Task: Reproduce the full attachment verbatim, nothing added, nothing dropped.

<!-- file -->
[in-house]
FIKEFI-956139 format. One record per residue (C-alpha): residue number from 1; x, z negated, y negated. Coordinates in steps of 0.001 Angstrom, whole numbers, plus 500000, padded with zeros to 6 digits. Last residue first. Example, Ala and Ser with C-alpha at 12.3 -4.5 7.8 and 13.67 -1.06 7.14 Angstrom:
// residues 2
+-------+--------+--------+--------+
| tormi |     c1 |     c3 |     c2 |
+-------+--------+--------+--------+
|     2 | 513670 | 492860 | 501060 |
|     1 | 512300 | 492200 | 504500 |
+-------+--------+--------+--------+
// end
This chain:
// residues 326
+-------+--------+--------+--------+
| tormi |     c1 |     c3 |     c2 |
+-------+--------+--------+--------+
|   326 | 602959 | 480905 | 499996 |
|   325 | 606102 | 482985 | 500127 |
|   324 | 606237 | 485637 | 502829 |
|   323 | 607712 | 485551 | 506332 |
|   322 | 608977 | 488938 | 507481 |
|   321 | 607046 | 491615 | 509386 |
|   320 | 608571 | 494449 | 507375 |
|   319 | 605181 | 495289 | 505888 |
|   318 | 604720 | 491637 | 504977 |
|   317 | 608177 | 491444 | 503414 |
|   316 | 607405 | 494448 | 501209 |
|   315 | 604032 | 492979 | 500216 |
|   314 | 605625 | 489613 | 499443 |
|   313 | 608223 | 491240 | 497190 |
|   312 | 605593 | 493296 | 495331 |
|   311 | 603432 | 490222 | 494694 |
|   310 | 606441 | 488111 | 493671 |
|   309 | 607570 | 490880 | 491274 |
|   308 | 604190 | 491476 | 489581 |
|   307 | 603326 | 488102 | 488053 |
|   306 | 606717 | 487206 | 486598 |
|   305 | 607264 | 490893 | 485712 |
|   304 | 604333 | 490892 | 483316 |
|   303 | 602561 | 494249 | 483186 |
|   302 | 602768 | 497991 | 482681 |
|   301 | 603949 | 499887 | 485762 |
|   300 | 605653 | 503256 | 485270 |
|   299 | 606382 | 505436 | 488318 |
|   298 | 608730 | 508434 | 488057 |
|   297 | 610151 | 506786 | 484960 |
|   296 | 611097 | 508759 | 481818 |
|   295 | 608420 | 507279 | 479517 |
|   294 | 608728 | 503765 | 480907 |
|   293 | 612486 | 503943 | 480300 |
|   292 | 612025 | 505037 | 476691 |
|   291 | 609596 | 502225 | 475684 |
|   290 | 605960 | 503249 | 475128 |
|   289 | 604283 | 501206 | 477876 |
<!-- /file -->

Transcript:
[in-house]
FIKEFI-956139 format. One record per residue (C-alpha): residue number from 1; x, z negated, y negated. Coordinates in steps of 0.001 Angstrom, whole numbers, plus 500000, padded with zeros to 6 digits. Last residue first. Example, Ala and Ser with C-alpha at 12.3 -4.5 7.8 and 13.67 -1.06 7.14 Angstrom:
// residues 2
+-------+--------+--------+--------+
| tormi |     c1 |     c3 |     c2 |
+-------+--------+--------+--------+
|     2 | 513670 | 492860 | 501060 |
|     1 | 512300 | 492200 | 504500 |
+-------+--------+--------+--------+
// end
This chain:
// residues 326
+-------+--------+--------+--------+
| tormi |     c1 |     c3 |     c2 |
+-------+--------+--------+--------+
|   326 | 602959 | 480905 | 499996 |
|   325 | 606102 | 482985 | 500127 |
|   324 | 606237 | 485637 | 502829 |
|   323 | 607712 | 485551 | 506332 |
|   322 | 608977 | 488938 | 507481 |
|   321 | 607046 | 491615 | 509386 |
|   320 | 608571 | 494449 | 507375 |
|   319 | 605181 | 495289 | 505888 |
|   318 | 604720 | 491637 | 504977 |
|   317 | 608177 | 491444 | 503414 |
|   316 | 607405 | 494448 | 501209 |
|   315 | 604032 | 492979 | 500216 |
|   314 | 605625 | 489613 | 499443 |
|   313 | 608223 | 491240 | 497190 |
|   312 | 605593 | 493296 | 495331 |
|   311 | 603432 | 490222 | 494694 |
|   310 | 606441 | 488111 | 493671 |
|   309 | 607570 | 490880 | 491274 |
|   308 | 604190 | 491476 | 489581 |
|   307 | 603326 | 488102 | 488053 |
|   306 | 606717 | 487206 | 486598 |
|   305 | 607264 | 490893 | 485712 |
|   304 | 604333 | 490892 | 483316 |
|   303 | 602561 | 494249 | 483186 |
|   302 | 602768 | 497991 | 482681 |
|   301 | 603949 | 499887 | 485762 |
|   300 | 605653 | 503256 | 485270 |
|   299 | 606382 | 505436 | 488318 |
|   298 | 608730 | 508434 | 488057 |
|   297 | 610151 | 506786 | 484960 |
|   296 | 611097 | 508759 | 481818 |
|   295 | 608420 | 507279 | 479517 |
|   294 | 608728 | 503765 | 480907 |
|   293 | 612486 | 503943 | 480300 |
|   292 | 612025 | 505037 | 476691 |
|   291 | 609596 | 502225 | 475684 |
|   290 | 605960 | 503249 | 475128 |
|   289 | 604283 | 501206 | 477876 |